Equilibrium

 

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Author’s Note:

To my lovely followers I must apologize. I want to let you know why I haven’t posted in quite a while. I’ve been busy on this project.

Another apology. This post is loooooong. However, if you have the time, I would love for you to stick with it….

After two months of writing every day – Poetry Postcard Month and National/Global Poetry Writing Month (NaPoWriMo/GloPoWriMo) – I finally feel comfortable sitting down and writing every day. As a matter of fact, I miss it when it doesn’t work out. I even get a bit grumpy. Not that all the work is good. That’s not the point. I am finding that the more I put down, the more I see. And that is good.

To continue to challenge myself, I am taking a class called Play It Forward sponsored by Tweetspeak Poetry. It is a twelve-week course to help shake me up a bit. I’ve been looking for new inspiration lately. I feel I’ve gotten too serious, or am on the edge of the nefarious “writer’s block.” And I thought this would plunge me into a deep cool pool where I can splash and play and see through some new lenses.

I was right about new lenses. We do play, but the work is deep.

We have weekly themes and an array of resources to experience. Also, taking an “Artist’s Date” weekly as described in Julia Cameron’s The Artist’s Way is mandatory. This playtime has proven to be rich and fun.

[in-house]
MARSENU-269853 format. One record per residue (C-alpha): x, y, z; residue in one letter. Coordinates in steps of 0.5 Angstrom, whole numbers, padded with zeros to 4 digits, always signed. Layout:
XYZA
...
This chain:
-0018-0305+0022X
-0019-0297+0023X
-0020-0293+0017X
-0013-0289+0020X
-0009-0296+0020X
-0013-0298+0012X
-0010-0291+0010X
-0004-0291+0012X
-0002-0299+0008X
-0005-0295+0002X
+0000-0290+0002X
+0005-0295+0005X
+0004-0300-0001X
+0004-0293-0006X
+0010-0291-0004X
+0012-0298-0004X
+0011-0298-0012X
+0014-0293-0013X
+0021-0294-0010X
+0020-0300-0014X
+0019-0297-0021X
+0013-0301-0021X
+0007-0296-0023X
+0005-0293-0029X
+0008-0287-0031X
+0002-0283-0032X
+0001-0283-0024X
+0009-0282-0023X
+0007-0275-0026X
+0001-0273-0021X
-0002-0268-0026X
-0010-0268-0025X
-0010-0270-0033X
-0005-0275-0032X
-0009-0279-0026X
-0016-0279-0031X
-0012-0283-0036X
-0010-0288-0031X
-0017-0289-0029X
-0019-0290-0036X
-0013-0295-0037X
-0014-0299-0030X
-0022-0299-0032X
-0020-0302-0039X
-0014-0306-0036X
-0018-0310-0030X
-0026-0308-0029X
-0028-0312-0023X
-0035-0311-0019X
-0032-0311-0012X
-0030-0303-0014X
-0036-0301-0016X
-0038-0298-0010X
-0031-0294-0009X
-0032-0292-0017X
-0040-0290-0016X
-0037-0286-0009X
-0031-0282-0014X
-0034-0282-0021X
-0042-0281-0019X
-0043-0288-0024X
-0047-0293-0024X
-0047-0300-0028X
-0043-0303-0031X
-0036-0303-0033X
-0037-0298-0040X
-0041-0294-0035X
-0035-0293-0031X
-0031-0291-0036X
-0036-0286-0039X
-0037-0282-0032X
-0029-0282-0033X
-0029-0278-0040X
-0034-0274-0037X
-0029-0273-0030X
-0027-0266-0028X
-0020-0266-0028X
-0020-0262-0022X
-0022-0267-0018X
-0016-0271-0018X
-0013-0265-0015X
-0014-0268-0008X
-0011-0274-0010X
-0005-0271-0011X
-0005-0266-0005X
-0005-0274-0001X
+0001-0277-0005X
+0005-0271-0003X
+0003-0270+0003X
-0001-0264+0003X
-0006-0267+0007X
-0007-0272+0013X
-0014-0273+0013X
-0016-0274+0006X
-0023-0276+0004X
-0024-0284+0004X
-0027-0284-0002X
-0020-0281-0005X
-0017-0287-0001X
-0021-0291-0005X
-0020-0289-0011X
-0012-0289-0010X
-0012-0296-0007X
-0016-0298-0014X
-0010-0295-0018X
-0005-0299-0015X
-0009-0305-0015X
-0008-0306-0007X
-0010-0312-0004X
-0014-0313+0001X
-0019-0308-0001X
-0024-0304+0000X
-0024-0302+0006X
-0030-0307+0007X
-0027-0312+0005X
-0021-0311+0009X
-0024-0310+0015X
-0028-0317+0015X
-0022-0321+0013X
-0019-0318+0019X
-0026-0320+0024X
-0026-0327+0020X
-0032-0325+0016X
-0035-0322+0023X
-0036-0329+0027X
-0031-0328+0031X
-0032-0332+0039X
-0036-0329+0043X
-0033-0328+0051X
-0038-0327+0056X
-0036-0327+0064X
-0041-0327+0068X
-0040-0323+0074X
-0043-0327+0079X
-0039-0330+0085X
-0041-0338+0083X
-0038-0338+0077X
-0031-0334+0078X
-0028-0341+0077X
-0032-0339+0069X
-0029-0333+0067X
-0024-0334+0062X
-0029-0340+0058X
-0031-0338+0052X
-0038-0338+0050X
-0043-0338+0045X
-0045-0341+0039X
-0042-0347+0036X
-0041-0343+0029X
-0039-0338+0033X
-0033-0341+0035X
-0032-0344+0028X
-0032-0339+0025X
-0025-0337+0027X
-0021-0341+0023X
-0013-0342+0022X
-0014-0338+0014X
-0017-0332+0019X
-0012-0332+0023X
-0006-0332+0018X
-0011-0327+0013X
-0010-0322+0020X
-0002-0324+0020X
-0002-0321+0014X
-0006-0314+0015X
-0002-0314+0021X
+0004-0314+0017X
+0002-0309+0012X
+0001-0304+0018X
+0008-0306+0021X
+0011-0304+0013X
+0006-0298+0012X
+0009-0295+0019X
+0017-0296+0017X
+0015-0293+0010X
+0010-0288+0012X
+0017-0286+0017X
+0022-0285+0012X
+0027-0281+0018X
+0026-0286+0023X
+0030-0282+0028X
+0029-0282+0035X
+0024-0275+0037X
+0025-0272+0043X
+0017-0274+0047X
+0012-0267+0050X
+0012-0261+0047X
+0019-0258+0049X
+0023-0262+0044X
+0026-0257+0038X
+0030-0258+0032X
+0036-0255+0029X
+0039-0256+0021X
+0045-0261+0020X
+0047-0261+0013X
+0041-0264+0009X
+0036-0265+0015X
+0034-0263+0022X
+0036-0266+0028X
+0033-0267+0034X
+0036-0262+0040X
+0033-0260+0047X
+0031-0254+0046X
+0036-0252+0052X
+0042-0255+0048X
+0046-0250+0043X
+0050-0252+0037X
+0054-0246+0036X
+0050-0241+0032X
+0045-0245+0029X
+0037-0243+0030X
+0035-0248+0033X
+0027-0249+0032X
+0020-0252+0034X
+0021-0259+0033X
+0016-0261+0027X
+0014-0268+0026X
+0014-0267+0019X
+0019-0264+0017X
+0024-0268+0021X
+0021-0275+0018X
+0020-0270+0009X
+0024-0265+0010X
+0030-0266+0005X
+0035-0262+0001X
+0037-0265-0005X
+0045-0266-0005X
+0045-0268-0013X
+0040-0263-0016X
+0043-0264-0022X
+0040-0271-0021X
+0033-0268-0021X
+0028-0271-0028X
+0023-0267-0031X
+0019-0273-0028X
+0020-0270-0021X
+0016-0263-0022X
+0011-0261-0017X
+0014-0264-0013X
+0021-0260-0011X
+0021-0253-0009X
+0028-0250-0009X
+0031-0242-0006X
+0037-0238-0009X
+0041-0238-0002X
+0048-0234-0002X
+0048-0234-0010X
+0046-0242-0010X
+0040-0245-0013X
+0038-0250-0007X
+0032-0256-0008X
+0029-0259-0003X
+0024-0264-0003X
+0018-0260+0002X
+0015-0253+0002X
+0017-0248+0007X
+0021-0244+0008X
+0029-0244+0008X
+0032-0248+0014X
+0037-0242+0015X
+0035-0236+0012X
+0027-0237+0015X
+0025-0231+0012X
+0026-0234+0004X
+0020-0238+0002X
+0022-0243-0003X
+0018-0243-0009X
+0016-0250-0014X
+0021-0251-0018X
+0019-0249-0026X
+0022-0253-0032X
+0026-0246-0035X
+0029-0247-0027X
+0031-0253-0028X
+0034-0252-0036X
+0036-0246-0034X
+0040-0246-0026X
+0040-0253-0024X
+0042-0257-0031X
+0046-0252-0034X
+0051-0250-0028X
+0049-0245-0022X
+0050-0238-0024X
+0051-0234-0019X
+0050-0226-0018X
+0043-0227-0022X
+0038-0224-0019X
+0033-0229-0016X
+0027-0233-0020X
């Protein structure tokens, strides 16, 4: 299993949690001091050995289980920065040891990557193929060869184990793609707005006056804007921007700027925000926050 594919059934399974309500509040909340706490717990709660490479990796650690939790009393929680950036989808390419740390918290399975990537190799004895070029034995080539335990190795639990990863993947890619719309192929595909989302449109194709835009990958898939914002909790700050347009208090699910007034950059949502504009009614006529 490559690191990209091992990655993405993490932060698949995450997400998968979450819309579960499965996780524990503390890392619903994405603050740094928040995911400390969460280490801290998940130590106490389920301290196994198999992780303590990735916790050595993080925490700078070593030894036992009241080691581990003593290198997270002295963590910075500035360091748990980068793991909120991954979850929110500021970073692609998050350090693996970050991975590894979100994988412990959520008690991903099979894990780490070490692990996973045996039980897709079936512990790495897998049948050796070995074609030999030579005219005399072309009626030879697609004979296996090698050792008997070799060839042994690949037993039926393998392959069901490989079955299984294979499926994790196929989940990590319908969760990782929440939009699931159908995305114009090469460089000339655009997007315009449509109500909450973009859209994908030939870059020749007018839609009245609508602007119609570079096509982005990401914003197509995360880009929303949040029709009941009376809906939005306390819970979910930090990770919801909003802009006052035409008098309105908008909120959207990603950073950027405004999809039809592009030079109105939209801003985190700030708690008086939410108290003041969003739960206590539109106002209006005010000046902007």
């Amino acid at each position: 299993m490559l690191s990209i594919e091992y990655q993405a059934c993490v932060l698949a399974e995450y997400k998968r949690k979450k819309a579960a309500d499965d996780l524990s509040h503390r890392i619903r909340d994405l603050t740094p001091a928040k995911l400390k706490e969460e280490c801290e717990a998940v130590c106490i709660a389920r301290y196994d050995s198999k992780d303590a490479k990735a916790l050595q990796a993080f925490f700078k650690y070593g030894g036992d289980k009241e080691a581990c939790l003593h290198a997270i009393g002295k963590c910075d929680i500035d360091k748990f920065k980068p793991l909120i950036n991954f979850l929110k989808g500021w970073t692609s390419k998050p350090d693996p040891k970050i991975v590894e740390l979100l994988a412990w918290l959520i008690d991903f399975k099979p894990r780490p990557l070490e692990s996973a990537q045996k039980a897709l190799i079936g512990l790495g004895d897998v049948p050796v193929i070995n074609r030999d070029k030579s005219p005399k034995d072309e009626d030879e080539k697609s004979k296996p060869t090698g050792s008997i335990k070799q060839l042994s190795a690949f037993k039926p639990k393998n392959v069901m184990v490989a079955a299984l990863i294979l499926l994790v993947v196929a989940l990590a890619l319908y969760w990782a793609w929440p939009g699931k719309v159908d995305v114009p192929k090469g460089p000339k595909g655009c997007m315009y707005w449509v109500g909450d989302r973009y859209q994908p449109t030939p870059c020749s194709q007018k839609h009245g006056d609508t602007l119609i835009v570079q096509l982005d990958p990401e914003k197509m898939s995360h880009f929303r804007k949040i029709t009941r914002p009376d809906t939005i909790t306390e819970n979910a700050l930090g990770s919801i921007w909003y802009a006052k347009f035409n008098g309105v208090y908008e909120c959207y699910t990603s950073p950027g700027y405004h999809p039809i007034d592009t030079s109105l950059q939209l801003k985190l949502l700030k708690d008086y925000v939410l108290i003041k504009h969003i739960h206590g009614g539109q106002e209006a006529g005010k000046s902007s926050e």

A few weeks ago, our theme was “extremes” and after an Artist’s Date to the Denver Art Museum, I began this project. I plunged into the extreme of the Moon and her cycles – it was a full moon when I started – and my relationship to Spirit. I soon hope to have an Artist’s Statement to accompany the piece.

It combines my photography with my poetry, quotes and definitions. It combines science with Spirit and art. It is done in pencil, ink, and images are manipulated in PicMonkey. It is on recycled drawing paper sized 18’x24′. Framing TBD. I know what I want, but it is a bit larger than when I started out and I need to adjust.

It’s hard to explore the words from the photo. So I below are the images which my poetry encircles, and the definitions, quotes, and labels.

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Equilibrium

apogee/1

There are birds
at four thirty am
and I am beckoned
from my
deep colorless
silence
to join
in their raucous
anointing of
dawn.

apogee/2

Nil,
void. I
begin there and
I hear you.
From nothing, a
beat, infinite pulse,
our indissoluble
song.

equilibrium/3

In balance
I step hoop’s thin path
like a circus act
where there is no net
only balance
around I spiral
from center
to eternity
our parity

perigee/4

Coming near
closer with all I am
all I own
in the aloneness of being
in the amplitude of that
which enclaves me
I find you
where you’ve
always been
not out
but within

perigee/5

and we dance
to the rhythm
that hums and
chants our constancy
evergreen

 

Yahweh/YHWH
Breath of Life
When we are born,
YH, our first breath.
When we die,
WH, our final release.

 

Definitions

 plural noun: foci

  1. the center of interest or activity.
  2. the state or quality of having or producing clear visual definition.
  3. one of the fixed points from which the distances to any point of a given curve, such as an ellipse or parabola, are connected by a linear relation.

An apsis is an extreme point in an object’s orbit.

An equilibrium point is a constant solution to a differential equation.